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Love blossoms in America


What's in a name?
Frederic Raphael Writer
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There was a man called Harry who was one of their brothers – Handsome Harry he was known as, and he was also a swindler and a con man and a ladies' man and all the other things, and eventually he was caught and sent to jail for quite a long time; I think we're now talking about the Edwardian era. And my grandmother and her sisters and their brothers if they had... did she have any brothers? No, I think they were all sisters. Oh no, she did have a brother! Of course she did... she did have a brother, several brothers. They all met and decided that Handsome Harry had brought shame on the name of Bebro which in any case they weren't all that keen on because it sounded a bit foreign. So, they decided that they would call themselves Benson. But one of the brothers, who was then called Godfrey, they didn't like because he was rather low-class, he was a stamp dealer actually, a very nice man. So, they said to him in the cruel way that people had particularly in those days whenever they were, 'We're all going to change our name to Bebro but you can't... to Benson, but you can't, Godfrey'. So Godfrey, who was quiet and dignified, said,' I don't care, I don't want to be called Benson anyway'. But he didn't want to be called Bebro, either. So from that day onwards he had one name: Godfrey. And since he signed his name Godfrey when he wrote letters and things, people began to think that he must be a peer of the realm which is one of those minor comic dividends which can come to some people. Anyway, my grandmother and her sisters and brothers all changed their name to Benson. One of them, actually, as I might, you know, why I thought there were no brothers because one of them was a man called Frederick Jessel Benson and he became very rapidly a millionaire. He wasn't a swindler like his brother, but he was every bit as plausible and charming. And Jessel was said to have allowed an insurance salesman to come in and try and sell him some life insurance and the salesman had left having bought shares in Jessel's company. So, he was pretty good with all that stuff. He was also in the end very rich in fact he was so rich that he had a country house to which he would go every night in his Rolls Royce, and he had the Rolls Royce arranged so that if he had to sleep in his office where he had a cot, and he fell asleep, the cot could be carried out and slid into the back of the Rolls Royce as in a hearse, and he would then be driven to his country house. And...as I say, it must have been in the Edwardian era. And one time he invited the prime minister to come for the weekend, I think, and he did and this Jessel said, 'We have dinner at 8.30'. And the prime minister was detained for some reason and didn't arrive until 9.30 by which time Jessel had started dinner. And the prime minister came in and sat down and they talked for a while and then Jessel said, 'I always go to bed at 10 o'clock, so please help yourself to anything you want – goodnight'. He was the kind of Jew which in a sense only exists in England. There was a sort of mutation which Disraeli, I think, initiated. They were totally, as they say, unapologetic about being Jews.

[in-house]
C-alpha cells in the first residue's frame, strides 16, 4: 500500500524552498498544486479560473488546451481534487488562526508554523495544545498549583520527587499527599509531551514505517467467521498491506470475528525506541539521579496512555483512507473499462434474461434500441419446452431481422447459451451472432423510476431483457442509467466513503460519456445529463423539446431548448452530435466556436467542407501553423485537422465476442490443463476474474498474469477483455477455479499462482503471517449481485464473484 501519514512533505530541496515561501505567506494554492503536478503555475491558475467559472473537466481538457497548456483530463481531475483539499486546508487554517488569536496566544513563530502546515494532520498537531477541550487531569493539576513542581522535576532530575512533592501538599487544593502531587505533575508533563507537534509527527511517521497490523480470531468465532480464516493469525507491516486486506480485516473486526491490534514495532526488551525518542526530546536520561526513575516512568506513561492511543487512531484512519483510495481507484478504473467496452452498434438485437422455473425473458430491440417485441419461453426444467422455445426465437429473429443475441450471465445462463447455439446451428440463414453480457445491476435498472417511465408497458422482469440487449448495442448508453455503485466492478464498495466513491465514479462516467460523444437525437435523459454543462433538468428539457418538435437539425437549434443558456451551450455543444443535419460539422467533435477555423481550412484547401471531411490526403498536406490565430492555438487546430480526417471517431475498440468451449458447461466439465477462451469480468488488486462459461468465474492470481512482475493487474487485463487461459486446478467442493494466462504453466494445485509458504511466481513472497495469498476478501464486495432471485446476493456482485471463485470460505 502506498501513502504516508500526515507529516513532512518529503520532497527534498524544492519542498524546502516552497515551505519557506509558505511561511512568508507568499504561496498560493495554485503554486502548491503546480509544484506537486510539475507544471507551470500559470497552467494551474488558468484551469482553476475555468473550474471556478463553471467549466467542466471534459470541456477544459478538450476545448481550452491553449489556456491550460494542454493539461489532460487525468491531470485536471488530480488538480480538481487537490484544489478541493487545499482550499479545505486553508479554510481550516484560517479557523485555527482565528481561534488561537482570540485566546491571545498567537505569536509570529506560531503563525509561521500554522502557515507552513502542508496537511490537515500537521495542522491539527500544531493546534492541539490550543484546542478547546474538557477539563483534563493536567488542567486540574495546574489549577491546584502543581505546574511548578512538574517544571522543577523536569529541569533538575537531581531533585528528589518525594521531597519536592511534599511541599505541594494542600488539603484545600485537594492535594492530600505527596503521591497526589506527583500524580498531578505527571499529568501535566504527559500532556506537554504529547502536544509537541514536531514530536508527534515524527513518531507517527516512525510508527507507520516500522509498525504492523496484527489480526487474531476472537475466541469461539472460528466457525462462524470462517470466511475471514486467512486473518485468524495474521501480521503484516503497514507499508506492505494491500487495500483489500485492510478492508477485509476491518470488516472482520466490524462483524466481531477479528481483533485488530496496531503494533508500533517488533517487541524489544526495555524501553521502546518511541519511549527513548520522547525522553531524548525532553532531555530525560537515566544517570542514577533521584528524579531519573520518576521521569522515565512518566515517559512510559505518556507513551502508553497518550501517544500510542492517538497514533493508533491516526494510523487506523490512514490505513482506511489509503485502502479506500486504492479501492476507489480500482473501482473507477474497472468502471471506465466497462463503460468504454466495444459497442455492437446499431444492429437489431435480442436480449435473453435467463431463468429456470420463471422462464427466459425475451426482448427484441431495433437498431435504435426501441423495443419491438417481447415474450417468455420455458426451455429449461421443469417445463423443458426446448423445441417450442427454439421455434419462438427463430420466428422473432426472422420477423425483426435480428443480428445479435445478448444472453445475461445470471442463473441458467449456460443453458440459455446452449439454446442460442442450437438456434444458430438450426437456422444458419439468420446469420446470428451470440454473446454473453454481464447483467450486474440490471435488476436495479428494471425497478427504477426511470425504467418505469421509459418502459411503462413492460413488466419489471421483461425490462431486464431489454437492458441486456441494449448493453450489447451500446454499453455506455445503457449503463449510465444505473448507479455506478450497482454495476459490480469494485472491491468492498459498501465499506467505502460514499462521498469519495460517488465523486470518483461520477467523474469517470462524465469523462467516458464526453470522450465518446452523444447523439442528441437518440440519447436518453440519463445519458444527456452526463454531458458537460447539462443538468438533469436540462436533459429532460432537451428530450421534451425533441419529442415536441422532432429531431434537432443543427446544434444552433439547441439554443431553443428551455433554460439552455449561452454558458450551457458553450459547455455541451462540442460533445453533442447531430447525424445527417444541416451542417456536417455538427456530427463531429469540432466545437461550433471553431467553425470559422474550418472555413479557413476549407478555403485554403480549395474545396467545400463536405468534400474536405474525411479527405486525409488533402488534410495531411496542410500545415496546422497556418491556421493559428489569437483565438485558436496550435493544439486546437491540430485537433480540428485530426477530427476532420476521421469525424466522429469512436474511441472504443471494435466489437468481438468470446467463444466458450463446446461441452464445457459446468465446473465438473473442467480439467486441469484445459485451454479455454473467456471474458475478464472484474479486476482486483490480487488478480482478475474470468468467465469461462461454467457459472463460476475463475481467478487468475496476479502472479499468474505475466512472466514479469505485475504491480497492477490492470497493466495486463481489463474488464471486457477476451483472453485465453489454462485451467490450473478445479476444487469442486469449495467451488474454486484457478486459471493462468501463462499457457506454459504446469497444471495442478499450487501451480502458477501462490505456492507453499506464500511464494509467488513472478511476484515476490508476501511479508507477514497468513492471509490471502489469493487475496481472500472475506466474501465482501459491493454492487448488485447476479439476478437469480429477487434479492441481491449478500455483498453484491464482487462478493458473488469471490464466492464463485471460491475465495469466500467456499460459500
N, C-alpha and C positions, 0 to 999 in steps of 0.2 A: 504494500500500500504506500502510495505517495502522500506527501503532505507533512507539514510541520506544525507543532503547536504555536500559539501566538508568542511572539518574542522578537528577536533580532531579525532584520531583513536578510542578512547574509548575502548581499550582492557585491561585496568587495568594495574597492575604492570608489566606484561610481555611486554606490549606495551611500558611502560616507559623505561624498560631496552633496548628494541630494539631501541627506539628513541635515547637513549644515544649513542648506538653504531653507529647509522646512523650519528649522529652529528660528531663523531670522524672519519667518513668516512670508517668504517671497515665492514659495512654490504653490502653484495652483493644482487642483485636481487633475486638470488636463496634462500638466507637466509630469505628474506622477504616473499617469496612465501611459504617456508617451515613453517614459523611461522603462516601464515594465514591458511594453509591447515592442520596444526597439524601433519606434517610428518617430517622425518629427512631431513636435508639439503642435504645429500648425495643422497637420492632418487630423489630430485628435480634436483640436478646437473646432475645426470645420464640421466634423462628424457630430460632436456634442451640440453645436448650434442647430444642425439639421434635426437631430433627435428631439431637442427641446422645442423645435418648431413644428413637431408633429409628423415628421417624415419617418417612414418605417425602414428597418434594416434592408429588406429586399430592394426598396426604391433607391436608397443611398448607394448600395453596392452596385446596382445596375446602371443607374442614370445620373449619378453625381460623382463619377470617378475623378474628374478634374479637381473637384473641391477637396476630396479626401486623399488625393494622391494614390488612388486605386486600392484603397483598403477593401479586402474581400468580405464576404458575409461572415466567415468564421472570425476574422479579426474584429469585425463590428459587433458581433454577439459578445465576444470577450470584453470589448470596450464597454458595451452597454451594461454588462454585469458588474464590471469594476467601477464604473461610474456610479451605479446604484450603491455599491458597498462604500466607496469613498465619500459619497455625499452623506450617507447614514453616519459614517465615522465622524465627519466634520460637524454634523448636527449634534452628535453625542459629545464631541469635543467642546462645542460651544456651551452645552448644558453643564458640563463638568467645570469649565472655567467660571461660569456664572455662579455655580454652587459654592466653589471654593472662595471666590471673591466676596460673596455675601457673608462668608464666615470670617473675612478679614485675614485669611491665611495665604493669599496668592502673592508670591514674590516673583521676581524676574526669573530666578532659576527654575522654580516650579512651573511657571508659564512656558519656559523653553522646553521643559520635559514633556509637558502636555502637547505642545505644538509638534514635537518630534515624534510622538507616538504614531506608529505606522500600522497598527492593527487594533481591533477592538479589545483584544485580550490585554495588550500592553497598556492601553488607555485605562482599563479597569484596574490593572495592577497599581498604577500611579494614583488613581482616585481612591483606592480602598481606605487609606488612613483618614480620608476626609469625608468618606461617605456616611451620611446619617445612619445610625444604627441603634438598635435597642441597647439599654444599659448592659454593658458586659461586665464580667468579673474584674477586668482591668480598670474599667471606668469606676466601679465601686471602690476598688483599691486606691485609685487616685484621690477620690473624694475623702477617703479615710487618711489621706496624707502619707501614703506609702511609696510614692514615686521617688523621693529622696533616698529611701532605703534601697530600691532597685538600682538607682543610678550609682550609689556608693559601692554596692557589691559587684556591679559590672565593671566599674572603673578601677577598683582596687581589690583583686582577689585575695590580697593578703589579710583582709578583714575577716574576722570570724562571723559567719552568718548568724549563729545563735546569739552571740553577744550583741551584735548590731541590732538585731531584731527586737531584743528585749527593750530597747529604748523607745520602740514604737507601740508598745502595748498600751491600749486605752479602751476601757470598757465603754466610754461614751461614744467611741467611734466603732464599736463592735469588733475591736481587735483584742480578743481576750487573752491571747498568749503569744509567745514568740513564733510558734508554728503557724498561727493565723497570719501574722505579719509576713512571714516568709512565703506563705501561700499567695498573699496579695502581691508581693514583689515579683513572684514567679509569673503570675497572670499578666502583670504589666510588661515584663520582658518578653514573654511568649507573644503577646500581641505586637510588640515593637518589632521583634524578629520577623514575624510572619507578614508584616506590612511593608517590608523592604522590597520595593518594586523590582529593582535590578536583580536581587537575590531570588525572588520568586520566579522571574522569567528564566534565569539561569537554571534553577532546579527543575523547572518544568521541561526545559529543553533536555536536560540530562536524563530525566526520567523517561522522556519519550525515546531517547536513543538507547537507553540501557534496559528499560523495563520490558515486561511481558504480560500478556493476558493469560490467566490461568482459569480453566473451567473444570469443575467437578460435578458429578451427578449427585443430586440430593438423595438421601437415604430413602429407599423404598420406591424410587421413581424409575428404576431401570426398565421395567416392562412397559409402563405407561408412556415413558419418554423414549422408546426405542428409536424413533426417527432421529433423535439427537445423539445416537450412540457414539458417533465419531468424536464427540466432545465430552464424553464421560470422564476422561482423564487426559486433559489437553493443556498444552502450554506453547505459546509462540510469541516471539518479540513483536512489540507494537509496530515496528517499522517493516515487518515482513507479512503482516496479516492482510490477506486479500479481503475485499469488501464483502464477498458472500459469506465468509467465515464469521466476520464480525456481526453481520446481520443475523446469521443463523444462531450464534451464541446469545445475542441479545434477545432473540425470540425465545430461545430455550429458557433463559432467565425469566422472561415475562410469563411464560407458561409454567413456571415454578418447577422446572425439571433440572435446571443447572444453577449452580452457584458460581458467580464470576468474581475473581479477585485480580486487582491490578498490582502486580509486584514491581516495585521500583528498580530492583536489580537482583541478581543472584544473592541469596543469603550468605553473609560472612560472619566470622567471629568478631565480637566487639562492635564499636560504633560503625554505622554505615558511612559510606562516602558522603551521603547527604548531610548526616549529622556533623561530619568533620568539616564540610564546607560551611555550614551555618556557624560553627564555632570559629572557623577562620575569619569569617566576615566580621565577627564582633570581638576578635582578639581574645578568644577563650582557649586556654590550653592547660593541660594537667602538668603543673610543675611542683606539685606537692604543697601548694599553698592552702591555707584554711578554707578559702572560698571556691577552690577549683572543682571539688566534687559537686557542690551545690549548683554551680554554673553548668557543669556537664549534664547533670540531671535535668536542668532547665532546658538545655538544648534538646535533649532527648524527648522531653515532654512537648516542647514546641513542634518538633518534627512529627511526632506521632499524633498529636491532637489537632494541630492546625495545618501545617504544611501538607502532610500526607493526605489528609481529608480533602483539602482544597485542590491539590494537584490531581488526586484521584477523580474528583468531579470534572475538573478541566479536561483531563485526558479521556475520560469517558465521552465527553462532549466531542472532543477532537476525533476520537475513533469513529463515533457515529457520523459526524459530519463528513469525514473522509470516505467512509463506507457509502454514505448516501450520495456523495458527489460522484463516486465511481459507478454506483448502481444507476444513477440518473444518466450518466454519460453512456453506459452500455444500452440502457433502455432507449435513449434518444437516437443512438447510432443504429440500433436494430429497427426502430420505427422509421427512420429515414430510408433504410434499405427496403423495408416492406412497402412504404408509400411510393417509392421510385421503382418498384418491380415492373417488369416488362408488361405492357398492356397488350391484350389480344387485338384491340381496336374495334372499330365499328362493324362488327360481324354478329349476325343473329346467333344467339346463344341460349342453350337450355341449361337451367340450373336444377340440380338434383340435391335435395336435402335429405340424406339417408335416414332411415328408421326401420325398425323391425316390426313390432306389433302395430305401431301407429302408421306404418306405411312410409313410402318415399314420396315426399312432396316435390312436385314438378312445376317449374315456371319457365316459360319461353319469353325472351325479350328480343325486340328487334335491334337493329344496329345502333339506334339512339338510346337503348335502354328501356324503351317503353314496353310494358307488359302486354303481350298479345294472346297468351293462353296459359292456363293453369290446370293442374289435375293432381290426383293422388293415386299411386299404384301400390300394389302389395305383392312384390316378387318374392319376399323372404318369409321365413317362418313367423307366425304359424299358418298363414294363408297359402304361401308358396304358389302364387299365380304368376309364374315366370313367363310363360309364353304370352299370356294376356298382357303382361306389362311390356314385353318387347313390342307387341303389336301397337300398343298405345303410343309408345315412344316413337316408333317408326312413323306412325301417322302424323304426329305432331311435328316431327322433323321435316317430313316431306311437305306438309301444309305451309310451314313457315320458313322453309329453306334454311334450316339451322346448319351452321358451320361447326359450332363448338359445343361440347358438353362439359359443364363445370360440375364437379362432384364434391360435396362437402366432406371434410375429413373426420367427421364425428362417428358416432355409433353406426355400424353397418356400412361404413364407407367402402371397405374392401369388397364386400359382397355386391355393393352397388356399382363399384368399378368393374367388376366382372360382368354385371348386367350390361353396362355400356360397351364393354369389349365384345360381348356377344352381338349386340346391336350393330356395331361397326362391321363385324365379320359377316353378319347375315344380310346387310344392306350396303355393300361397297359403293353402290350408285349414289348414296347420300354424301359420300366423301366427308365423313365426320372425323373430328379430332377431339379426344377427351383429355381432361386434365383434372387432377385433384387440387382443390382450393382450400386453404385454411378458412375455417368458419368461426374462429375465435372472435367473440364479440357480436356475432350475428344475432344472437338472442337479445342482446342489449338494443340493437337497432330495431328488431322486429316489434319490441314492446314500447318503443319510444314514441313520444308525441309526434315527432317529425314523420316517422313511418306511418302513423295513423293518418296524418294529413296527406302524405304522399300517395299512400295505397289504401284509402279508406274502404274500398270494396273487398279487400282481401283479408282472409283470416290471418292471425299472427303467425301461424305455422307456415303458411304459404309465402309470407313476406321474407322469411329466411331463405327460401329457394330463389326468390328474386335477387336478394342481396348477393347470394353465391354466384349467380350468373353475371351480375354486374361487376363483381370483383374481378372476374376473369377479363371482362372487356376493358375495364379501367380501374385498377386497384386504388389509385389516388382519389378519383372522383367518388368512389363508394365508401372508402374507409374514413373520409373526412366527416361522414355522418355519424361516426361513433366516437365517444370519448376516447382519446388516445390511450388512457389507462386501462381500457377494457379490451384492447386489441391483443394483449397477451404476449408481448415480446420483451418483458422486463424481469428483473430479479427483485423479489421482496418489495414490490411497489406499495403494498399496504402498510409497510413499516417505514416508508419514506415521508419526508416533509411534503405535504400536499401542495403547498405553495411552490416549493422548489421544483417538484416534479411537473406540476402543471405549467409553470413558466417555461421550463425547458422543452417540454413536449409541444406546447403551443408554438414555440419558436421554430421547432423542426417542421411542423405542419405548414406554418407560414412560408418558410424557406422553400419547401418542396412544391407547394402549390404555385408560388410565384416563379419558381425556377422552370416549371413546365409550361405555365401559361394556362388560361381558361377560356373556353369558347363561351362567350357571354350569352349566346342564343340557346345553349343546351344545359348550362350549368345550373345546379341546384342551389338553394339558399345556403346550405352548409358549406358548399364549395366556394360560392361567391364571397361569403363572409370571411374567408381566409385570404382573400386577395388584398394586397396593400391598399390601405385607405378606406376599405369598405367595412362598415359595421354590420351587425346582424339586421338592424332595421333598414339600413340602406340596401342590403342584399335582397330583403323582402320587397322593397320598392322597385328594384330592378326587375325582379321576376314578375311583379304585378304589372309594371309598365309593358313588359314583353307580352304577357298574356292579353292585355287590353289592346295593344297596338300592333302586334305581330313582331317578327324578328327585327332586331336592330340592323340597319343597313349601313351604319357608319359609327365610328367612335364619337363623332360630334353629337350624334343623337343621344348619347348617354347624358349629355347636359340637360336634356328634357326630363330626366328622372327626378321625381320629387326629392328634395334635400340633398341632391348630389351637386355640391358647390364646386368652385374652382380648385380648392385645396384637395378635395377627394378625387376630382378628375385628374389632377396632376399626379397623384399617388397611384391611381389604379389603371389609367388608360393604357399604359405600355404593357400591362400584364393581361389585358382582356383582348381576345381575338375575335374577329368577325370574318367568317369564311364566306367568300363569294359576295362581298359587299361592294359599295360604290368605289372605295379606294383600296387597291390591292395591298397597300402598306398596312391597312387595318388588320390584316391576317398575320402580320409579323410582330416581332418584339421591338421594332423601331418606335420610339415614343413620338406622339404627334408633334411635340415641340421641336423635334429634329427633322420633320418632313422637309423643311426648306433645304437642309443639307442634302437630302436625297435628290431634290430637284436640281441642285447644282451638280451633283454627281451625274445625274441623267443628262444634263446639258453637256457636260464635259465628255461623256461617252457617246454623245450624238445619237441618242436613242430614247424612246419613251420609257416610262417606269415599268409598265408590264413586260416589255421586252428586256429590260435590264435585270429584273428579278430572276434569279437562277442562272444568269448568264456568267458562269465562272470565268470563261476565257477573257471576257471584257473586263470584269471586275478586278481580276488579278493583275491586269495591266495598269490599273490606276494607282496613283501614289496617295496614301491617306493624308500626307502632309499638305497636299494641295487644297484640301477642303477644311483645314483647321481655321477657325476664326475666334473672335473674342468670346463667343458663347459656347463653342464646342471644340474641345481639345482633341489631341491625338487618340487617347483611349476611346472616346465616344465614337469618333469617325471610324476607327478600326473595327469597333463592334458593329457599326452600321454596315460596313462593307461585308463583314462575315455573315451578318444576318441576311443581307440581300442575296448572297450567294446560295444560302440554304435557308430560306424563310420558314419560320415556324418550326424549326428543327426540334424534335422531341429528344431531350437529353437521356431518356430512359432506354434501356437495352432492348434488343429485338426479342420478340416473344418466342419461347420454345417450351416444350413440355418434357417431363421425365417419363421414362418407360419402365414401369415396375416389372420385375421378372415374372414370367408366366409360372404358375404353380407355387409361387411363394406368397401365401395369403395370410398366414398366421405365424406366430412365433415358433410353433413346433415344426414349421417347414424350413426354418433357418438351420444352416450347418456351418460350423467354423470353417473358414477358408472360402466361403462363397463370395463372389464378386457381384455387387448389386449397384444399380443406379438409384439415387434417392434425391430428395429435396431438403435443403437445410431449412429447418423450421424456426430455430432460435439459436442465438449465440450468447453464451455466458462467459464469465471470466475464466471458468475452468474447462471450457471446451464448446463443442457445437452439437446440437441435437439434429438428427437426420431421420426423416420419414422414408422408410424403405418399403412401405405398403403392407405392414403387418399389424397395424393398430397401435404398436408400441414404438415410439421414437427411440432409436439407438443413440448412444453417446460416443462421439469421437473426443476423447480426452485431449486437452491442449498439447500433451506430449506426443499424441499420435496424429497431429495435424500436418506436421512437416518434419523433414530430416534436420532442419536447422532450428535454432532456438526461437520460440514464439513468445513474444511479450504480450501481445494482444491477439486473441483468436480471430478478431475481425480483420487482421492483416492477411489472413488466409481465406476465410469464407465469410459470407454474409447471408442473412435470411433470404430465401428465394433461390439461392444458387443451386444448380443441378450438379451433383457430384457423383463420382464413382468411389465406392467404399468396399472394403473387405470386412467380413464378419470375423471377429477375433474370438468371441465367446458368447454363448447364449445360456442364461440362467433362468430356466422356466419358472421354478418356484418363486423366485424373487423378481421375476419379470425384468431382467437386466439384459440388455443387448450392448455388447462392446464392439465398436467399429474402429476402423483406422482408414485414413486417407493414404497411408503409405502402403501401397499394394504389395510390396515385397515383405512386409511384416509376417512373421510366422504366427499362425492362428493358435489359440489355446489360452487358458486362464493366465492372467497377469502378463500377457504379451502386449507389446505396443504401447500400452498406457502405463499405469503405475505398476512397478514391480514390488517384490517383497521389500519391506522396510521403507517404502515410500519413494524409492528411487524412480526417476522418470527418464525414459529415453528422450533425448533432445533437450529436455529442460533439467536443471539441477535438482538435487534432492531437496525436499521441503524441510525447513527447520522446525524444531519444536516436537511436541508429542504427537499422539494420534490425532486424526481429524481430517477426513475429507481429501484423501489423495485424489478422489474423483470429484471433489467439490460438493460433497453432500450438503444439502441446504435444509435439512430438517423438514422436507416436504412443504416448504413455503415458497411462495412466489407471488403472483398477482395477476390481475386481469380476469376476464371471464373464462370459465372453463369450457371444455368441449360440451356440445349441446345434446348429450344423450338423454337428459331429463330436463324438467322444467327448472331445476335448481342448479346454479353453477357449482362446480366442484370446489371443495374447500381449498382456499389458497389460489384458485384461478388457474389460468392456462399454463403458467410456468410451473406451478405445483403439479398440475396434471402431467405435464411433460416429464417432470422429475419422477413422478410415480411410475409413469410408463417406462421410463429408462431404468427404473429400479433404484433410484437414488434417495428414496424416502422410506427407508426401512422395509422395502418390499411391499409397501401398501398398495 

Born in America in 1931, Frederic Raphael is a writer who moved to England as a boy. He was educated at Charterhouse School and was a Major Scholar in Classics at St John's College, Cambridge. His articles and book reviews appear in a number of newspapers and magazines, including the Los Angeles Times and The Sunday Times. He has published more than twenty novels, the best-known being the semi-autobiographical The Glittering Prizes (1976). In 1965 Raphael won an Oscar for the screenplay for the movie Darling, and two years later received an Oscar nomination for his screenplay for Two for the Road. In 1999, he published Eyes Wide Open, a memoir of his collaboration with the director Stanley Kubrick on the screenplay of Eyes Wide Shut, Kubrick's final movie. Raphael lives in France and England and became a Fellow of the Royal Society of Literature in 1964.

Listeners: Christopher Sykes

Christopher Sykes is an independent documentary producer who has made a number of films about science and scientists for BBC TV, Channel Four, and PBS.

Tags: Handsome Harry, Bebro, Frederick Jessel Benson

Duration: 3 minutes, 40 seconds

Date story recorded: March 2014

Date story went live: 13 August 2014